“Police, police! There’s a man running wild here with a butcher knife, stabbing people!” The opening line, framed in extreme close-up, sets the tone of Ladies They Talk About (1933), in which Barbara Stanwyck plays the token female member of small-time criminal unit who gets busted after a failed bank robbery. After bucking the dubious advances of a childhood acquittance, now plowing his way through the depression as a reformer of the down-trodden, she ends up doing time in the ladies wing of the federal prison. Talk about the failure of masculinity: this is a social space from which men have been completely removed, a space in which they are not even needed. The women in the prison have formed their own families, and work together to survive. During the prison scenes, it’s rare to see a woman sitting alone, or even brooding; more often than not, they seem to be enjoying one another’s company. They sing songs, tell jokes, take walks, always together. When the reformer returns, still pining for the girl he sent away but still loves, she refuses his supposed goodwill; god-damn if she’ll let him display his power in this new space. The film tumbles into a “love is the answer” ending, but on quite shaky ground; we’re left with two philosophical extremes as option: reformist zeal or criminal enthusiasm.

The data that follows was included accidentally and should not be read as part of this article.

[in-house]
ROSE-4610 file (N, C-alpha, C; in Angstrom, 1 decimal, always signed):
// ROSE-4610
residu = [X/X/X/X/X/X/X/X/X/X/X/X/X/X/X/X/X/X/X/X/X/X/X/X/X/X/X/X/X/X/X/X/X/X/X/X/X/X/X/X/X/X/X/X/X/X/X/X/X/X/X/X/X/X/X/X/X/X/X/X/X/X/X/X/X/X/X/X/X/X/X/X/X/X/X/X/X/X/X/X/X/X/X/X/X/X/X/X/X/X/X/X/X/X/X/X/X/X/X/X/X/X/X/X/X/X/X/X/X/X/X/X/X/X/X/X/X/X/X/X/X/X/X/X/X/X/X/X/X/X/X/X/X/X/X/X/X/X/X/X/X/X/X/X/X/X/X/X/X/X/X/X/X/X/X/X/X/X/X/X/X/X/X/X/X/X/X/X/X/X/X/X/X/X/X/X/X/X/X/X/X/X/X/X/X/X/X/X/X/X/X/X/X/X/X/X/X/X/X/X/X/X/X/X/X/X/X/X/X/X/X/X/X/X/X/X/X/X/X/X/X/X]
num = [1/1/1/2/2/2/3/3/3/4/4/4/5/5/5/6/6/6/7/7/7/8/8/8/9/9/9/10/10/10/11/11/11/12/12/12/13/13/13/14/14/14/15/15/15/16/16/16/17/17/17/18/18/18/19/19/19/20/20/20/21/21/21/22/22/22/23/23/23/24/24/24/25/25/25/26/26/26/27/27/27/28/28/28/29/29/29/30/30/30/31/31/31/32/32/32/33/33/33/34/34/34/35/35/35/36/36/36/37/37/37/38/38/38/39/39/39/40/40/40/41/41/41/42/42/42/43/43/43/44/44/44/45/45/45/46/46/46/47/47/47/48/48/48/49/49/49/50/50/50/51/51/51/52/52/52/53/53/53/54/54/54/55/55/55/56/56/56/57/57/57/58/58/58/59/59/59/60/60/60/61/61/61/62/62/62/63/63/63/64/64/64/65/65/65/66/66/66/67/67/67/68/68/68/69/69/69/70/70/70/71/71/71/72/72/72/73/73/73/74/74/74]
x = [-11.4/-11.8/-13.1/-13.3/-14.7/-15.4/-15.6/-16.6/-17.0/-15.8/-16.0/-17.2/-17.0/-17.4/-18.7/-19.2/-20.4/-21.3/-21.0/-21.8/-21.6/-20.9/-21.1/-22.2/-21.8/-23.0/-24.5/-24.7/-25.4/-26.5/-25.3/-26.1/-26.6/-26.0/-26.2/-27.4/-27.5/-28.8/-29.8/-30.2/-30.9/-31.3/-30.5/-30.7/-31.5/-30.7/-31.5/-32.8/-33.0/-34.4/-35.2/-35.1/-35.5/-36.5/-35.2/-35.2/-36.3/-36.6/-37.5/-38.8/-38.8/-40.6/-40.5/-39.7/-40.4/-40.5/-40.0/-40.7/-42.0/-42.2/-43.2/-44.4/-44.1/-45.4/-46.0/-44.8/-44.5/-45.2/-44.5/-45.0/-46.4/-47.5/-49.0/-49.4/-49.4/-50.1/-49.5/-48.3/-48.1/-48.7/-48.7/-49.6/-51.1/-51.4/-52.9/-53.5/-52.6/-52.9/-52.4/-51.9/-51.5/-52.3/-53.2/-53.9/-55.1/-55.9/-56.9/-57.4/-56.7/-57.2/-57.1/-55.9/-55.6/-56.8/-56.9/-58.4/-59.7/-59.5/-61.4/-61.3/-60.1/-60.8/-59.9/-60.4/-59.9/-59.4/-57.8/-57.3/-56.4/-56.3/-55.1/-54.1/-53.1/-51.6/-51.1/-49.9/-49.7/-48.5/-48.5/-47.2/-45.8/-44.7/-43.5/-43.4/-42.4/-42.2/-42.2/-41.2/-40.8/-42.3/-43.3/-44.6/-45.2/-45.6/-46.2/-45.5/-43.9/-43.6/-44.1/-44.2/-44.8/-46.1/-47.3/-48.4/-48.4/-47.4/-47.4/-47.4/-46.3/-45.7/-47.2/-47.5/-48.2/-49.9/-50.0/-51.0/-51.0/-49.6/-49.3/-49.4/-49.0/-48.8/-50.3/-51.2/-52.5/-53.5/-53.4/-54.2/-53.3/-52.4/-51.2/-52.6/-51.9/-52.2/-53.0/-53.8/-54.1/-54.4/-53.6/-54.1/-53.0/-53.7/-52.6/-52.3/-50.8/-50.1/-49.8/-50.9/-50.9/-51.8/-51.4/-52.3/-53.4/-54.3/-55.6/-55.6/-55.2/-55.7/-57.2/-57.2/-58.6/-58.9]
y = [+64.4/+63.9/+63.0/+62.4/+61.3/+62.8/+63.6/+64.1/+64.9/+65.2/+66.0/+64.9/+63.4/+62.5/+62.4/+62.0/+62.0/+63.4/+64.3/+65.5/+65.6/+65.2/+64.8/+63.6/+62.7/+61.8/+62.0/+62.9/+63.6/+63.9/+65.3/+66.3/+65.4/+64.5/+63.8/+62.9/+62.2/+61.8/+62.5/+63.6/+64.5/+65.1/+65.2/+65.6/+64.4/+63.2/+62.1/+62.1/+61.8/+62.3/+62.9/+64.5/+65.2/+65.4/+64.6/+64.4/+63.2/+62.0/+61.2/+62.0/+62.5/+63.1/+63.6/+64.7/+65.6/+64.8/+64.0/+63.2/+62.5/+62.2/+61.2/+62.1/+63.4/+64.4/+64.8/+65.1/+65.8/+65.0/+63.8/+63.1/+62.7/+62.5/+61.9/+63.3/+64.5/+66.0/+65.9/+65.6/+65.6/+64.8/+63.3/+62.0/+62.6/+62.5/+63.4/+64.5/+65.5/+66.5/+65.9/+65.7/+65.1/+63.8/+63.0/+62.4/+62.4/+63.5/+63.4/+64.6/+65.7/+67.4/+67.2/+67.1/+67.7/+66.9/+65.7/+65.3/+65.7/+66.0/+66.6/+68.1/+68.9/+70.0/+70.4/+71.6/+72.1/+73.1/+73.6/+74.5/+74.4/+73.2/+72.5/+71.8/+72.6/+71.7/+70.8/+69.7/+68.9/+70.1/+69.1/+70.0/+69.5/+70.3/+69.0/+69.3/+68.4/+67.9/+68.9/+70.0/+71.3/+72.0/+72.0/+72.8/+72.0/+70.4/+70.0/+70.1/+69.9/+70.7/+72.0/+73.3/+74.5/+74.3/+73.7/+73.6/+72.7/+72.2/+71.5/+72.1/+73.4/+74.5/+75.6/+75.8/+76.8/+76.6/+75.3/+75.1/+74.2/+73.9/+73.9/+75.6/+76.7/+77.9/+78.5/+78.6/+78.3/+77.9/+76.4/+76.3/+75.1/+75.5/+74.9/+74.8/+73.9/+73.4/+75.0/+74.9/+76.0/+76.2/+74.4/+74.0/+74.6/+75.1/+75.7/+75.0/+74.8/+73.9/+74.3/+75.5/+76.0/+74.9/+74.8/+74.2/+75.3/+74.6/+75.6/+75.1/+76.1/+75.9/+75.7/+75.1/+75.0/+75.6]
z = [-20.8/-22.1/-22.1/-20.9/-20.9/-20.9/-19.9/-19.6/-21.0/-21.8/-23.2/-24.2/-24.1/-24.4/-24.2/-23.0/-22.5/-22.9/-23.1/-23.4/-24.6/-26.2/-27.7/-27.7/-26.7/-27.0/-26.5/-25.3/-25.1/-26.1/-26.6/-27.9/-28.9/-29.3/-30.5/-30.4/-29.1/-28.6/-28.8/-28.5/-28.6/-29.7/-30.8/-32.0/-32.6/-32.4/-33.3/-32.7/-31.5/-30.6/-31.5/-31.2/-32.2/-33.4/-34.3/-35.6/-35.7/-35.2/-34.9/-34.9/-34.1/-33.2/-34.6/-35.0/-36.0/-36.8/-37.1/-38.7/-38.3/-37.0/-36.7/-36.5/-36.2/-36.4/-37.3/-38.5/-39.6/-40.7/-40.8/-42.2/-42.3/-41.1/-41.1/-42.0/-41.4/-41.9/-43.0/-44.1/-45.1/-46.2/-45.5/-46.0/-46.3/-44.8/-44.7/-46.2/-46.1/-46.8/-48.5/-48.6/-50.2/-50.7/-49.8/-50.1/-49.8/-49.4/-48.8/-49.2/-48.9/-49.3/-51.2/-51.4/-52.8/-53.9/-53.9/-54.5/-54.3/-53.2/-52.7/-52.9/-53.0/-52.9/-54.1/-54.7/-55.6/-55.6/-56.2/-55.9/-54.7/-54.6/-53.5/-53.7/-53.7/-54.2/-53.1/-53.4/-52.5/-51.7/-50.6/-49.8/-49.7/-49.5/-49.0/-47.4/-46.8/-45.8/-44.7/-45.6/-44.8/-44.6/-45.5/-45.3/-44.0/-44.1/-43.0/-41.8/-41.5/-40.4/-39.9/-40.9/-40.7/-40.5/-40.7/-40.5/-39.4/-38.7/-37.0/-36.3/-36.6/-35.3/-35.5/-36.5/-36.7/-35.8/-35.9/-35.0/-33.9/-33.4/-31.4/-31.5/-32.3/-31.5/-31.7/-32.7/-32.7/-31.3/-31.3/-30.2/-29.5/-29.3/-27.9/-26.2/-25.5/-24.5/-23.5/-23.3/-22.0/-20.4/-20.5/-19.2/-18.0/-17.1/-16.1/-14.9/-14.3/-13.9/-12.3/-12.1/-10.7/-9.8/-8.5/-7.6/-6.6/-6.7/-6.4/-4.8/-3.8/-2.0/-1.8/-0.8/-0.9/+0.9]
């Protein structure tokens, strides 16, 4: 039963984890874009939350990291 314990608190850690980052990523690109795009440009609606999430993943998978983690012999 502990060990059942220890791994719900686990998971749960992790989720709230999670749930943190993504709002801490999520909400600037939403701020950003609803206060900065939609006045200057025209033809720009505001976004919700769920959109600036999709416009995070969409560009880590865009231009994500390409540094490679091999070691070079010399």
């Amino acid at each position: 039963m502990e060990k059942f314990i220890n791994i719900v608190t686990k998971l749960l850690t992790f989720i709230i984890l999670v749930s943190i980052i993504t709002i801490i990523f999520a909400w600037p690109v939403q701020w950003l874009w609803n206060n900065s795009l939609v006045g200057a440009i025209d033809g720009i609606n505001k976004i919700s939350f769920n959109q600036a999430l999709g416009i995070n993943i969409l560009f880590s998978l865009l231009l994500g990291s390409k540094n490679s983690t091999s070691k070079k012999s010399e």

This move toward the collective takes full shape in what might be the greatest and most misunderstood of pre-code pictures, The Gold Diggers of 1933 (1933). Still batted about as a frivolous piece of escapism, the film has suffered in the eyes of some critics who don’t take musicals seriously. From the biting comedy of the opening number “We’re in the Money,” to the ultimate drama of the final “Remember My Forgotten Man,” the film takes great pleasure in the idea of strength in numbers and especially, the strength of women: working girls who can’t catch a break take their future into their own hands, using their power over men to get what they want. On top of this rather groundbreaking subject matter, you get the breathtaking work of Busby Berkley, whose dance numbers, hypnotic in their grace and effusive in their celebration of motion, take the Great Depression head on. In his attempt to tackle it all, success and failure, Berkley created some of the most distinctive visual art of the period: funny, dramatic, political, and beautiful.

Craig Hubert is a writer based in New York City.